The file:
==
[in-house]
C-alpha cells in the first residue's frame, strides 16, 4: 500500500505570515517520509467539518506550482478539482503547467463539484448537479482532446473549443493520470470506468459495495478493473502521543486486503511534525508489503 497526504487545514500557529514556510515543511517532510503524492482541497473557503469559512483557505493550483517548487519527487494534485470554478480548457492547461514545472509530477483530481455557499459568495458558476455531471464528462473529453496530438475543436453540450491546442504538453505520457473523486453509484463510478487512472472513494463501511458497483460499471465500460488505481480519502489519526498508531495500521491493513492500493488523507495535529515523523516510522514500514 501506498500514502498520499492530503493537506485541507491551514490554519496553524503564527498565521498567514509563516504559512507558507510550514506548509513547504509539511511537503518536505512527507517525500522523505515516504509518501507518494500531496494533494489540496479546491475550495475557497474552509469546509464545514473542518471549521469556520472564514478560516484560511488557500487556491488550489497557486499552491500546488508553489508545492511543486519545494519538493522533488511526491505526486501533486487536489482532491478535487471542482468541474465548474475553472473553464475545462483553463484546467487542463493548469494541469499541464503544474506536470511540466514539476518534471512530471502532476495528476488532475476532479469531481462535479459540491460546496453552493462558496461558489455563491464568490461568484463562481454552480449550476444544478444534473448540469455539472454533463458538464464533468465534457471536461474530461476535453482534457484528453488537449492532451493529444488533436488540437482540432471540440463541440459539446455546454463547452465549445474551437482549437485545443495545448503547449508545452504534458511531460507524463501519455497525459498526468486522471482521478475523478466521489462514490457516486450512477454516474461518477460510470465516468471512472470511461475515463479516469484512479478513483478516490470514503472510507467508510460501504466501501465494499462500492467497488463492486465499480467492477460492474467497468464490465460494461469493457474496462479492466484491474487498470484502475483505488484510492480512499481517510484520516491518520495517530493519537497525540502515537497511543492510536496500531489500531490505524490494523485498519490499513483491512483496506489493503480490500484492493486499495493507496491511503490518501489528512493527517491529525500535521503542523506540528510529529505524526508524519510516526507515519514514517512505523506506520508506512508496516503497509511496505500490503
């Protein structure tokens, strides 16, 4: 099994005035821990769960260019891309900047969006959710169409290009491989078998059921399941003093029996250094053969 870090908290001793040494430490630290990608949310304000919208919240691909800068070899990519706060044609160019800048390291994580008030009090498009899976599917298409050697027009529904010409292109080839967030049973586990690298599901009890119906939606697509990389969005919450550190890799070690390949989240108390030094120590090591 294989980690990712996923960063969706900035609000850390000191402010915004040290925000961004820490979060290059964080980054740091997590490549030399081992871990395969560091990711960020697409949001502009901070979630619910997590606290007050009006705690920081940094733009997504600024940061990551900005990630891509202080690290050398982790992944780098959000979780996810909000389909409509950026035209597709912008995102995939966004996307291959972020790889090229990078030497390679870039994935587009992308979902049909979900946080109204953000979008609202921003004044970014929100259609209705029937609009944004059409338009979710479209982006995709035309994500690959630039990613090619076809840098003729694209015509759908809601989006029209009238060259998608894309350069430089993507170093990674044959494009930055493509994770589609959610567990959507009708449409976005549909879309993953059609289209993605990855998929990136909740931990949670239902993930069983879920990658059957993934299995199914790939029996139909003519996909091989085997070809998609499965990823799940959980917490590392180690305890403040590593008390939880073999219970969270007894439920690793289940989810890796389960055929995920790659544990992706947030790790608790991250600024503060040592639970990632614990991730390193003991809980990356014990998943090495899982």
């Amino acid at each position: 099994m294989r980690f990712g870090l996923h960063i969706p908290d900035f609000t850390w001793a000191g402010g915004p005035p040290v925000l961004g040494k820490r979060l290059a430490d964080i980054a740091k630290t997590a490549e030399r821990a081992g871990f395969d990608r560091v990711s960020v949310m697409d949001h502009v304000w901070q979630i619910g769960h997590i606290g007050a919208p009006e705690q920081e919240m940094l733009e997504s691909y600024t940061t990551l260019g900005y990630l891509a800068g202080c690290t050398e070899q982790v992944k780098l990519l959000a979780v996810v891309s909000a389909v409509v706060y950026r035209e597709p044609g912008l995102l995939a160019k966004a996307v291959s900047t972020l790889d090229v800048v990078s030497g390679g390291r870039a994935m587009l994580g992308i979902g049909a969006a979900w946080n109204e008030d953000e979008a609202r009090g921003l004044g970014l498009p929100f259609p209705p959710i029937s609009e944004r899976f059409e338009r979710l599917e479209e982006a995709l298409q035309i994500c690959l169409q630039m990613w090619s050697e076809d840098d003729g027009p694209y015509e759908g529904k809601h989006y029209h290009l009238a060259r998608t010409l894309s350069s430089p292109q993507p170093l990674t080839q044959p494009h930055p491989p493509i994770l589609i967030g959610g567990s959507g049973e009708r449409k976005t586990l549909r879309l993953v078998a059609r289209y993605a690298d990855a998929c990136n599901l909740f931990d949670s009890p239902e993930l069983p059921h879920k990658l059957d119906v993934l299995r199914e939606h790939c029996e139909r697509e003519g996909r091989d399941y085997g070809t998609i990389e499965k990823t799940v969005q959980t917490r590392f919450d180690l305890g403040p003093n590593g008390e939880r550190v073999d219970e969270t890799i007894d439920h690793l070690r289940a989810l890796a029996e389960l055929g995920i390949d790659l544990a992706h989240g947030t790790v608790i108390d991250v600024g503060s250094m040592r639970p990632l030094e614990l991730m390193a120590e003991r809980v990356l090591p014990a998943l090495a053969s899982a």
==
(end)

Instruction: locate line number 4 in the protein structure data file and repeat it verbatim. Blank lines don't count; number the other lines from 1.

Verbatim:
């Amino acid at each position: 099994m294989r980690f990712g870090l996923h960063i969706p908290d900035f609000t850390w001793a000191g402010g915004p005035p040290v925000l961004g040494k820490r979060l290059a430490d964080i980054a740091k630290t997590a490549e030399r821990a081992g871990f395969d990608r560091v990711s960020v949310m697409d949001h502009v304000w901070q979630i619910g769960h997590i606290g007050a919208p009006e705690q920081e919240m940094l733009e997504s691909y600024t940061t990551l260019g900005y990630l891509a800068g202080c690290t050398e070899q982790v992944k780098l990519l959000a979780v996810v891309s909000a389909v409509v706060y950026r035209e597709p044609g912008l995102l995939a160019k966004a996307v291959s900047t972020l790889d090229v800048v990078s030497g390679g390291r870039a994935m587009l994580g992308i979902g049909a969006a979900w946080n109204e008030d953000e979008a609202r009090g921003l004044g970014l498009p929100f259609p209705p959710i029937s609009e944004r899976f059409e338009r979710l599917e479209e982006a995709l298409q035309i994500c690959l169409q630039m990613w090619s050697e076809d840098d003729g027009p694209y015509e759908g529904k809601h989006y029209h290009l009238a060259r998608t010409l894309s350069s430089p292109q993507p170093l990674t080839q044959p494009h930055p491989p493509i994770l589609i967030g959610g567990s959507g049973e009708r449409k976005t586990l549909r879309l993953v078998a059609r289209y993605a690298d990855a998929c990136n599901l909740f931990d949670s009890p239902e993930l069983p059921h879920k990658l059957d119906v993934l299995r199914e939606h790939c029996e139909r697509e003519g996909r091989d399941y085997g070809t998609i990389e499965k990823t799940v969005q959980t917490r590392f919450d180690l305890g403040p003093n590593g008390e939880r550190v073999d219970e969270t890799i007894d439920h690793l070690r289940a989810l890796a029996e389960l055929g995920i390949d790659l544990a992706h989240g947030t790790v608790i108390d991250v600024g503060s250094m040592r639970p990632l030094e614990l991730m390193a120590e003991r809980v990356l090591p014990a998943l090495a053969s899982a």